Vitamin D seems to be all the rage in medicine these days. A family physician colleague commented to me last week that the laboratory test for vitamin D deficiency is becoming the most frequently ordered test in his practice. This clinical bandwagon is likely a response to data from multiple recent studies that found low vitamin D levels in the majority of children and adults of all ages. While vitamin D has always been thought to play an important role in keeping bones strong, researchers are suggesting that low levels may increase one’s risk for a variety of diseases, including cancer and cardiovascular disease.
Before you go out to your local drugstore to buy mega-doses of vitamin D supplements, though, there are at least two good reasons to proceed with caution. First, association does not always translate into causation. In other words, just because people with a low (or high) level of a nutrient are more likely to suffer from a particular illness doesn’t mean that the abnormal level caused the illness, nor does it mean that restoring a normal level will cure it. For example, studies have showed that high homocysteine levels are associated with an increased heart attack risk. When I was in residency training, cardiologists routinely prescribed folate supplements to patients who had had heart attacks in order to lower their homocysteine levels and reduce their risk of having another heart attack. However, subsequent studies determined that lowering homocysteine levels does absolutely nothing for these patients.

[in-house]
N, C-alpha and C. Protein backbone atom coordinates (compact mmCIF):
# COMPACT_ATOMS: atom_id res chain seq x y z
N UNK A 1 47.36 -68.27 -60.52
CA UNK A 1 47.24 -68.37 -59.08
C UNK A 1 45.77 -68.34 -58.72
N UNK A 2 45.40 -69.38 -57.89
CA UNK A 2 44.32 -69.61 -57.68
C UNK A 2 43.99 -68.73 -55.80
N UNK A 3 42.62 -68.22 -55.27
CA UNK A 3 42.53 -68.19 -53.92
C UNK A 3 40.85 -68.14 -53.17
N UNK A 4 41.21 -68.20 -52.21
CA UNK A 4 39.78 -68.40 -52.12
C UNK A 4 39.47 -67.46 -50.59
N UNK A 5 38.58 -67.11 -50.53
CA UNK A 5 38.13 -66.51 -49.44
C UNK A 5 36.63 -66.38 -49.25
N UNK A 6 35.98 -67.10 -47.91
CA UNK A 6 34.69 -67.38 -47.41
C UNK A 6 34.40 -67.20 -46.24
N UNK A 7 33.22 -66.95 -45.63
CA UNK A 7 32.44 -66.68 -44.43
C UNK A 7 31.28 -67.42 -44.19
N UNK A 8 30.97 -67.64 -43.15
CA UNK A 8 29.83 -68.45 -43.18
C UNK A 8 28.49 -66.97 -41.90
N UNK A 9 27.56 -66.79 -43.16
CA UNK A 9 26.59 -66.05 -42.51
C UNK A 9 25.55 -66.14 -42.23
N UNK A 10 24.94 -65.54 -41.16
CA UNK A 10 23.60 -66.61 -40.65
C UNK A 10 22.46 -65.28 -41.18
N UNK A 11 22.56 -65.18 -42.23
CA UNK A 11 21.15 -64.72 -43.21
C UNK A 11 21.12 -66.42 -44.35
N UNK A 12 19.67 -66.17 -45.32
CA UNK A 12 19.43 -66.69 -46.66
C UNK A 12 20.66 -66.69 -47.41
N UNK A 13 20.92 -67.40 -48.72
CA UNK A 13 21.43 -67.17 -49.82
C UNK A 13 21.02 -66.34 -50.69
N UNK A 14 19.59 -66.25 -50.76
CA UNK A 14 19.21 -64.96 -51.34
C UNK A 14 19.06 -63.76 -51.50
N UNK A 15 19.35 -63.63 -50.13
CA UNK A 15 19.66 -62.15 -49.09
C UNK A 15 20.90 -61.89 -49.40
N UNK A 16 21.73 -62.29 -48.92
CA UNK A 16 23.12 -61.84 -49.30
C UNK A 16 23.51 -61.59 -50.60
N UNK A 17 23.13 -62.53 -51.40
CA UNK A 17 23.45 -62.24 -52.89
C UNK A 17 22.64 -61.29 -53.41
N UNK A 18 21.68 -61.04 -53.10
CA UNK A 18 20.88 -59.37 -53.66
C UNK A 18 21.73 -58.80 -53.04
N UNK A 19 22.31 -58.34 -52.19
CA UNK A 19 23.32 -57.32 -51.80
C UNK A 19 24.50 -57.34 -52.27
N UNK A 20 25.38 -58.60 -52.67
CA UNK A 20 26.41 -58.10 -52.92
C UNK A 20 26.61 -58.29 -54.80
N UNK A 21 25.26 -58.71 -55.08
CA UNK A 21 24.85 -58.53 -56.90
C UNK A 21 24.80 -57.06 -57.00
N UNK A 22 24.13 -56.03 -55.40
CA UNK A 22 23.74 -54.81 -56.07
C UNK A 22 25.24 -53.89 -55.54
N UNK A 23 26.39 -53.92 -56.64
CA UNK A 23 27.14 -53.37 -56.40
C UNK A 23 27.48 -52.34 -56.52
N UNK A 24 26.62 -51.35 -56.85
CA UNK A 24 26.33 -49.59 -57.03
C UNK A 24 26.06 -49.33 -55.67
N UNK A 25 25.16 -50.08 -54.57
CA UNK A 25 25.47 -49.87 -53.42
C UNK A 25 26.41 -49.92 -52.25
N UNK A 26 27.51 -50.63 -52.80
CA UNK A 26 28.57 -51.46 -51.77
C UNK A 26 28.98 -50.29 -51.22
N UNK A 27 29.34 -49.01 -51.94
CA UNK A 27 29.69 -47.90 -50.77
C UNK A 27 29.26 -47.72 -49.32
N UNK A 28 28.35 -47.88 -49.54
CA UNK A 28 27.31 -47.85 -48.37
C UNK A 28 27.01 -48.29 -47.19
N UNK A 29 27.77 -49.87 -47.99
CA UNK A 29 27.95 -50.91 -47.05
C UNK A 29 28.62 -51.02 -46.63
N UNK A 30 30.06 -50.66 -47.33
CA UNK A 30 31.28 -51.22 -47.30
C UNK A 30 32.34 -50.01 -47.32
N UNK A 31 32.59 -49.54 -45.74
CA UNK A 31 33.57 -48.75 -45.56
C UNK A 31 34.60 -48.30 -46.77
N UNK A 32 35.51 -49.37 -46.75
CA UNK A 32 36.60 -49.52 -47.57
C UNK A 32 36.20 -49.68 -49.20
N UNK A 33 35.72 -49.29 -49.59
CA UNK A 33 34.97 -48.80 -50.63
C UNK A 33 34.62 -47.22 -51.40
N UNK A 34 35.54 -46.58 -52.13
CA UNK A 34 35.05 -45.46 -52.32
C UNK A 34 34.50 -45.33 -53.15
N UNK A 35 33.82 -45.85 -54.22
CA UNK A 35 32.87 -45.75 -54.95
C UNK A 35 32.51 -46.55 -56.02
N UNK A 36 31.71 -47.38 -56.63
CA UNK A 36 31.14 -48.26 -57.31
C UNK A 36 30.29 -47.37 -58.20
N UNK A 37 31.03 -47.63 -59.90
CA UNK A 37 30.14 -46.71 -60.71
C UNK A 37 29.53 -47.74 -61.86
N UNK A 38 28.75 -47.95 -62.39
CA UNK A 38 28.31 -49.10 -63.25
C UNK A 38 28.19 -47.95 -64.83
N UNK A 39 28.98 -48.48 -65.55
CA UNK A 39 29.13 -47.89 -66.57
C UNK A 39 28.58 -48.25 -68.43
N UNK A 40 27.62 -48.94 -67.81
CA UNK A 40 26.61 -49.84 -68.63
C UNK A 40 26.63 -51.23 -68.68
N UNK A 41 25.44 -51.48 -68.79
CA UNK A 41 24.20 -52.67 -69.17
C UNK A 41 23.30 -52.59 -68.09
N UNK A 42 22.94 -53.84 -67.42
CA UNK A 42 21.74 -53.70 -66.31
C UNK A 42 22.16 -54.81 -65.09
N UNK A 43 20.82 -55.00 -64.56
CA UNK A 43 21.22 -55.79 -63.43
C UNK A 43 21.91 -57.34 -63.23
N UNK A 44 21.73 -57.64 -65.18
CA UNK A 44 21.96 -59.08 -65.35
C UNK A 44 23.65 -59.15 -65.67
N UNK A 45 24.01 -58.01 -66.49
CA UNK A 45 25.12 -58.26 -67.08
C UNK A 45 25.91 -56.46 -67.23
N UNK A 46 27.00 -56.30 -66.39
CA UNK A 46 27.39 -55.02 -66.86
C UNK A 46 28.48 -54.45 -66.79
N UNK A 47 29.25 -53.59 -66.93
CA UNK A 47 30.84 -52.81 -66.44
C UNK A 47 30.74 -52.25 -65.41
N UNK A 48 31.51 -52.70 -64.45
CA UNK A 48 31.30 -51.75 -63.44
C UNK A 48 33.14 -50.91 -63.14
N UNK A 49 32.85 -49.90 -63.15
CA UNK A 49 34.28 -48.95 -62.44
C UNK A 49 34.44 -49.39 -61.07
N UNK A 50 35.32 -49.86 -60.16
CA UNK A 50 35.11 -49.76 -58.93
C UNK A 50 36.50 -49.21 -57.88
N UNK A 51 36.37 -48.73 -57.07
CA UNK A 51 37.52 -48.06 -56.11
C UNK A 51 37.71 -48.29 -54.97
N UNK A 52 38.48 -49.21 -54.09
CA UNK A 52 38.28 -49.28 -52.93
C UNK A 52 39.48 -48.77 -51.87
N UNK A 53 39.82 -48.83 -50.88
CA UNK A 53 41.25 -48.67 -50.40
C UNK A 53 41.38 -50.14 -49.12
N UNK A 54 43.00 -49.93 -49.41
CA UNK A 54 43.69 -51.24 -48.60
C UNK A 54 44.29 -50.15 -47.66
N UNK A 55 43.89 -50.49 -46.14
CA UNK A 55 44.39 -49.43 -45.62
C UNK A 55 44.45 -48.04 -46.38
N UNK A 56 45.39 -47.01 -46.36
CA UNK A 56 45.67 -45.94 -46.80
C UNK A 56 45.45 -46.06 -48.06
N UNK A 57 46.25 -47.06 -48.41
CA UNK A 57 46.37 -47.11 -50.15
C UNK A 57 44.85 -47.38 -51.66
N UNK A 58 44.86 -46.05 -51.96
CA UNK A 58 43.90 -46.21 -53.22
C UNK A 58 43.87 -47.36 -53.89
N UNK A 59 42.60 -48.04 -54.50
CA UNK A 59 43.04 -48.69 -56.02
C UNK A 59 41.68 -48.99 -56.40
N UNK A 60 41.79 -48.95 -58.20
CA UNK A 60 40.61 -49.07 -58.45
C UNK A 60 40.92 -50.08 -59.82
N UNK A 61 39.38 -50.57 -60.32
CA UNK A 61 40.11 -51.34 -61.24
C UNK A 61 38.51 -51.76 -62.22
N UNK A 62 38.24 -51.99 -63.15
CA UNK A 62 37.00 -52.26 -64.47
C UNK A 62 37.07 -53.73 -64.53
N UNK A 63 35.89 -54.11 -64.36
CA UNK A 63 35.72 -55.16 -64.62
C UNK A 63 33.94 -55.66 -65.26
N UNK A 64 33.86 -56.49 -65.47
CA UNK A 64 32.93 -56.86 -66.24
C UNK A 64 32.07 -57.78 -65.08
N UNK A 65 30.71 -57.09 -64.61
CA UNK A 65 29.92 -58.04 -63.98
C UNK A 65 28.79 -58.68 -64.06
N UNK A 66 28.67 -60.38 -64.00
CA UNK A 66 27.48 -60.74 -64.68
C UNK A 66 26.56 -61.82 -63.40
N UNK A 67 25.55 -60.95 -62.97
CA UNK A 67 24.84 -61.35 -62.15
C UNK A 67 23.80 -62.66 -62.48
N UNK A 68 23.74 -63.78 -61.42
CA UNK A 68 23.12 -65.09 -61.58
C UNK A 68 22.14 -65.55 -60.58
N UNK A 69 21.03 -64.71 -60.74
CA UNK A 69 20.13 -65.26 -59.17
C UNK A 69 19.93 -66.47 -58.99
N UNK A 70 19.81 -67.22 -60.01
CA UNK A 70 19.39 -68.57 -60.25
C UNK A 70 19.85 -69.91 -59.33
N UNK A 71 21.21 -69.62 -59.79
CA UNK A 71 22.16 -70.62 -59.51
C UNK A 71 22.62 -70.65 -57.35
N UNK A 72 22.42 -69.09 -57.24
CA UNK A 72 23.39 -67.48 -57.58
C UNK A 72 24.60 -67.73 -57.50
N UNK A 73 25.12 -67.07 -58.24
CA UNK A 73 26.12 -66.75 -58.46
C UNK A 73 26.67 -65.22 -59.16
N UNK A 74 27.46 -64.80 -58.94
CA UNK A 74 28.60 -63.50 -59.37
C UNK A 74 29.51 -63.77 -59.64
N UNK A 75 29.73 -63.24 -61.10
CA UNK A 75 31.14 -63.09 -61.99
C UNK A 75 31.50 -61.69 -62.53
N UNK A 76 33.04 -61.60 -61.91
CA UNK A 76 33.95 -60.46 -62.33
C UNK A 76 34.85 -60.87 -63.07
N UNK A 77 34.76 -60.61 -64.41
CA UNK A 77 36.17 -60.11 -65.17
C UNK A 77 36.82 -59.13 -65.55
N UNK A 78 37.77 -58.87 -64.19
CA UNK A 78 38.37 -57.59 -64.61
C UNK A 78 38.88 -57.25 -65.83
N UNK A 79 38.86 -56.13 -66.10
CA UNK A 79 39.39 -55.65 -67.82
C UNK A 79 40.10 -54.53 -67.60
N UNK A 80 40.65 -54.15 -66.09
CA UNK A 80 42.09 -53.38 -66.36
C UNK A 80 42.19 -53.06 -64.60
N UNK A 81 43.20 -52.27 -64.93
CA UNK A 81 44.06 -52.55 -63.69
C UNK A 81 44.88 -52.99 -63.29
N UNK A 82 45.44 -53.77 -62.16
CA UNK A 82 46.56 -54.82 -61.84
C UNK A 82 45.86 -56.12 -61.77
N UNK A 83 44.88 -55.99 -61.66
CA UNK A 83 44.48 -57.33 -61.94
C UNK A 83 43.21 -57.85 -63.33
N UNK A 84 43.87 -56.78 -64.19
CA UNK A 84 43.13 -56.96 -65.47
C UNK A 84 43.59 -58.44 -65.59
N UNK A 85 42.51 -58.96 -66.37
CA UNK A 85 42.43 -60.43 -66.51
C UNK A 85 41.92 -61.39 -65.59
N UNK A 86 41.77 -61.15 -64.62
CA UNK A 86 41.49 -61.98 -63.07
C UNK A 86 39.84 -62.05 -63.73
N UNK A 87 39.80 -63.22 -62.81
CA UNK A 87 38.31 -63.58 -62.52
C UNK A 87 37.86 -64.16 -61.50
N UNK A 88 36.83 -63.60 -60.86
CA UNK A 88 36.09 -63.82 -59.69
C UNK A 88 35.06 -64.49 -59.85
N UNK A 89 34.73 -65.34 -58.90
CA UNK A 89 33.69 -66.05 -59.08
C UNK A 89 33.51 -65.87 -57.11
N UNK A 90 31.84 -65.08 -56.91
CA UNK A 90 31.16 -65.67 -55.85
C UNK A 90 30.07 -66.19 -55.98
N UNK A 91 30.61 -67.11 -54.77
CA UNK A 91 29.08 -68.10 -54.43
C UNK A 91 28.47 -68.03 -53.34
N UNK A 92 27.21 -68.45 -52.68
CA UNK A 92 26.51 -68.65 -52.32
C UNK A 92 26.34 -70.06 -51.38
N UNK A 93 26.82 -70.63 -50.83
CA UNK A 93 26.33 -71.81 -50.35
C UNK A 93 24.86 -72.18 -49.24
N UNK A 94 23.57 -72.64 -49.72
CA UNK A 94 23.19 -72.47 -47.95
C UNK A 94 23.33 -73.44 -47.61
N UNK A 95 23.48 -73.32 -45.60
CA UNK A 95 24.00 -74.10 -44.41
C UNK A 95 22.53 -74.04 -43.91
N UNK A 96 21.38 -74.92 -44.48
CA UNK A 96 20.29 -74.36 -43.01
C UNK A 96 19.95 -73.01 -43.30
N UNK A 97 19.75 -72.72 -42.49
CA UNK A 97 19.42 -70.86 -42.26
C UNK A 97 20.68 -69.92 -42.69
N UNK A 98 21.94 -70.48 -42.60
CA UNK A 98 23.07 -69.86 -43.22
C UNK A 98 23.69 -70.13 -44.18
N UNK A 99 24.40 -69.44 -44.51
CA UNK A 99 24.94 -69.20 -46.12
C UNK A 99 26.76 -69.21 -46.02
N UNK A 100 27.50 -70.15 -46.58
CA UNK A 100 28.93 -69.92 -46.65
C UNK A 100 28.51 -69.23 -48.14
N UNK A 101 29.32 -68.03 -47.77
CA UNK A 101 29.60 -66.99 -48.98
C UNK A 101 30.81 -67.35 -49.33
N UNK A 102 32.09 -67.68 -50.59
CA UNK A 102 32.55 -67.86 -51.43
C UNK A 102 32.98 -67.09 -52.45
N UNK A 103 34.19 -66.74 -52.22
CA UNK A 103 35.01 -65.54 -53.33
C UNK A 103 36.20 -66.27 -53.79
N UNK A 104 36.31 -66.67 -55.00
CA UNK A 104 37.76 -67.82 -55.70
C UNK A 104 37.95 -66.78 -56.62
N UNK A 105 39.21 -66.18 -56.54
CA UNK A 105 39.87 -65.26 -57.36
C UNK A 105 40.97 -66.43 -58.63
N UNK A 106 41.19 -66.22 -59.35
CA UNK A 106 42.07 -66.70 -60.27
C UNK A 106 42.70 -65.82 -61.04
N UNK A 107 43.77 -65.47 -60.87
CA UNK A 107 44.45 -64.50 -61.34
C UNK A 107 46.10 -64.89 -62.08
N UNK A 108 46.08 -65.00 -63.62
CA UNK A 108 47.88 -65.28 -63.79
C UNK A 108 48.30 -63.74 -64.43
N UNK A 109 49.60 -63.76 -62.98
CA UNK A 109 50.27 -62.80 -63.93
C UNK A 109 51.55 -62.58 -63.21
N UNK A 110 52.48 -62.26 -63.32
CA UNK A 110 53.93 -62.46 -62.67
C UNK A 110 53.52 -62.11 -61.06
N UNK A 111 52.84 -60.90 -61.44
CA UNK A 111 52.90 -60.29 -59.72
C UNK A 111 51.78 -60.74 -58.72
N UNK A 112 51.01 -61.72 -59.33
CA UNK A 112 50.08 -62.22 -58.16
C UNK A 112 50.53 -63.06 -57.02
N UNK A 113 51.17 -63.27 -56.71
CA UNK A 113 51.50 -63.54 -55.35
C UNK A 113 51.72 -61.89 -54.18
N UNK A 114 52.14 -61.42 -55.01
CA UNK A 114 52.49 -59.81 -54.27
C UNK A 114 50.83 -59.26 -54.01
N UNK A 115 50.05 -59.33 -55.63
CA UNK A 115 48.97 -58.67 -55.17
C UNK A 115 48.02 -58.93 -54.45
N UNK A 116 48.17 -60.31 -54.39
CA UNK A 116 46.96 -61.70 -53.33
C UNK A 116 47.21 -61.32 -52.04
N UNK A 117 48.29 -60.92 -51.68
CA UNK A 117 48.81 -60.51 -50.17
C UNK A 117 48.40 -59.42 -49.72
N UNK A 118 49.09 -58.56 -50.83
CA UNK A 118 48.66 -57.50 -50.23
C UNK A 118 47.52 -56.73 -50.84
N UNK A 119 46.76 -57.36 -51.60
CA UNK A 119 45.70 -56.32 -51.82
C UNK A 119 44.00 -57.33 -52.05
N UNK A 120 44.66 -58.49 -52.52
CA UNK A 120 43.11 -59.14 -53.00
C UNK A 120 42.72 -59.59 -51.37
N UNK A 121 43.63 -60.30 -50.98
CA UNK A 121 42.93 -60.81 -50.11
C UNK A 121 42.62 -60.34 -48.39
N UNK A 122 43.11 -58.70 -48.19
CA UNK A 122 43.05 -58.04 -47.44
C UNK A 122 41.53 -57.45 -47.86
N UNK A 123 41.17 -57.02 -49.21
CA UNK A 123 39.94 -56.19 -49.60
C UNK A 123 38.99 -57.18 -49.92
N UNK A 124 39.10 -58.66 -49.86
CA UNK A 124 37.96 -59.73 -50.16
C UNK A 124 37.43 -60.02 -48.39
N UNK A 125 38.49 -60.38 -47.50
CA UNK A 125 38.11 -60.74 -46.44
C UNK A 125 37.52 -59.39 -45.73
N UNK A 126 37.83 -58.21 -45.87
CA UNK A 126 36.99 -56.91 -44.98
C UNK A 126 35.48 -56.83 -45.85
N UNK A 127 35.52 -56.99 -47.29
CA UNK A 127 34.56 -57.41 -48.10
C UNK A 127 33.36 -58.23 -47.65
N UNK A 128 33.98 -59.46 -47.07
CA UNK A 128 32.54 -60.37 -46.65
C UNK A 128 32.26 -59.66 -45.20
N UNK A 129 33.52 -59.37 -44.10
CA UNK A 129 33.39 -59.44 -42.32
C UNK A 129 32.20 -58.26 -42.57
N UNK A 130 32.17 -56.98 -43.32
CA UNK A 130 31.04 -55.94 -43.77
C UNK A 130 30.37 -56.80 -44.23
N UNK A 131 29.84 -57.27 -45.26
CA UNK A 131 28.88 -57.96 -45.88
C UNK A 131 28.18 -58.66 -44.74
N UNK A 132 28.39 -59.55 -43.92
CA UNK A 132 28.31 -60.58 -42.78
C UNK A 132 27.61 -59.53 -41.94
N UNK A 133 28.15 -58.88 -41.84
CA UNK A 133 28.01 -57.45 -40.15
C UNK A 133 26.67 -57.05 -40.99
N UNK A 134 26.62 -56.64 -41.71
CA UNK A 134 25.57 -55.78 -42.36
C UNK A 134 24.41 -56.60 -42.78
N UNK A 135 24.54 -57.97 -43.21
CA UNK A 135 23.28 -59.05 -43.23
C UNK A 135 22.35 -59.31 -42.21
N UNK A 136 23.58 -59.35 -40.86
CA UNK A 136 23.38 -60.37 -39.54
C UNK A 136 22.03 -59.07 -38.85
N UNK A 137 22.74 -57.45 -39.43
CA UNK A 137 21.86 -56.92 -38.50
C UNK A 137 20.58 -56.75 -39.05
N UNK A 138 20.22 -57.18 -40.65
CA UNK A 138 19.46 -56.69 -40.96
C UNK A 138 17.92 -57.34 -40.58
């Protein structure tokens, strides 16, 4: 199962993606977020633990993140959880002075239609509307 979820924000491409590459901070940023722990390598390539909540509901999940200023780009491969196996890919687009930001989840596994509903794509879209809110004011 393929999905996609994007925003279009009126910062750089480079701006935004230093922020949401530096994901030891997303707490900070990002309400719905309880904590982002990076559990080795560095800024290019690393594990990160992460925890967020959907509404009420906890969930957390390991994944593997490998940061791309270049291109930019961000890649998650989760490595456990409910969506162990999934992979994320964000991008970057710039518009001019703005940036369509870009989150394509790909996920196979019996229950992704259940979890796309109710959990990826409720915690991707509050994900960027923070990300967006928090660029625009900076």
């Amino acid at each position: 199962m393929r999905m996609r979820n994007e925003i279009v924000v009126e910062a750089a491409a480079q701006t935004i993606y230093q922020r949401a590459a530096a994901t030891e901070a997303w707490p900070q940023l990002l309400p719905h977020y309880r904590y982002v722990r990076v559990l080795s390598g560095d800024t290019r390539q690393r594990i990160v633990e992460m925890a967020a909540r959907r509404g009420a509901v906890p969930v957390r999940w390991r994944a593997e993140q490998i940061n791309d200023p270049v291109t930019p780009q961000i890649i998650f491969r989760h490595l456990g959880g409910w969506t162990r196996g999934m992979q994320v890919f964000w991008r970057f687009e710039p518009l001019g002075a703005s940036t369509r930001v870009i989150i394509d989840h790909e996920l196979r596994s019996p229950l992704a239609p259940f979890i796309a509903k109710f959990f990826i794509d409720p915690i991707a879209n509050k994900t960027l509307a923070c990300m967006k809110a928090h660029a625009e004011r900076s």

The second reason to be wary of the vitamin D hype is that we’ve been down this road before, with vitamins A, B, C, and E. An editorial published recently in the American Journal of Epidemiology provides a sobering summary of initial high hopes placed in each “anticancer vitamin du jour” that were subsequently dashed by randomized controlled trials. In the case of vitamin E, high doses actually appear to be harmful.
There’s a lot we don’t know about vitamin D, as an exhaustive review of the evidence for the U.S. Institute of Medicine concluded last year. Although most studies suggest that vitamin D supplements reduce the risk of fractures and falls in older adults, it’s not at all clear what the best dose should be; in a recent study, older women taking a single large dose of vitamin D each year suffered more fractures and falls than women who didn’t. In the meantime, there are many other things that you can do to keep your bones healthy, including regular weight-bearing exercise, not smoking, and eating a balanced diet that includes two to three servings of dairy products each day.
This post was first published on my CommonSense MD blog at Family Health Guide.